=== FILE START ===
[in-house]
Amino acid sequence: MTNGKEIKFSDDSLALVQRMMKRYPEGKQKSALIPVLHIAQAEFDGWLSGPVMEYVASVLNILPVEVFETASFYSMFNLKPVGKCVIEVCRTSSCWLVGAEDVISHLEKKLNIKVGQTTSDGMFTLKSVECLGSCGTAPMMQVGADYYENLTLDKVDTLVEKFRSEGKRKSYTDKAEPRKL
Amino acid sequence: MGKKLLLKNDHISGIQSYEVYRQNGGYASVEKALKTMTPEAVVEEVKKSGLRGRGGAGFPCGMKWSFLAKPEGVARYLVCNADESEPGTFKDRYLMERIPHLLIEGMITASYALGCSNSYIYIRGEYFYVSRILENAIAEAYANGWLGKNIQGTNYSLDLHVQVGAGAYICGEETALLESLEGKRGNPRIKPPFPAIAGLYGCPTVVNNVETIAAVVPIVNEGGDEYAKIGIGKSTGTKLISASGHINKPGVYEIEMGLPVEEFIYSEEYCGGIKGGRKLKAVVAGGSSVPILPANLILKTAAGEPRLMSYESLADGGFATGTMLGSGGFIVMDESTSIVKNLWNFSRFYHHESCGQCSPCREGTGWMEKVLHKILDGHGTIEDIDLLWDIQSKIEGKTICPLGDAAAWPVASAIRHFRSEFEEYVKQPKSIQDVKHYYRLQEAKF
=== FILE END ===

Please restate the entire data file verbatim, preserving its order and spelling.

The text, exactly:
[in-house]
Amino acid sequence: MTNGKEIKFSDDSLALVQRMMKRYPEGKQKSALIPVLHIAQAEFDGWLSGPVMEYVASVLNILPVEVFETASFYSMFNLKPVGKCVIEVCRTSSCWLVGAEDVISHLEKKLNIKVGQTTSDGMFTLKSVECLGSCGTAPMMQVGADYYENLTLDKVDTLVEKFRSEGKRKSYTDKAEPRKL
Amino acid sequence: MGKKLLLKNDHISGIQSYEVYRQNGGYASVEKALKTMTPEAVVEEVKKSGLRGRGGAGFPCGMKWSFLAKPEGVARYLVCNADESEPGTFKDRYLMERIPHLLIEGMITASYALGCSNSYIYIRGEYFYVSRILENAIAEAYANGWLGKNIQGTNYSLDLHVQVGAGAYICGEETALLESLEGKRGNPRIKPPFPAIAGLYGCPTVVNNVETIAAVVPIVNEGGDEYAKIGIGKSTGTKLISASGHINKPGVYEIEMGLPVEEFIYSEEYCGGIKGGRKLKAVVAGGSSVPILPANLILKTAAGEPRLMSYESLADGGFATGTMLGSGGFIVMDESTSIVKNLWNFSRFYHHESCGQCSPCREGTGWMEKVLHKILDGHGTIEDIDLLWDIQSKIEGKTICPLGDAAAWPVASAIRHFRSEFEEYVKQPKSIQDVKHYYRLQEAKF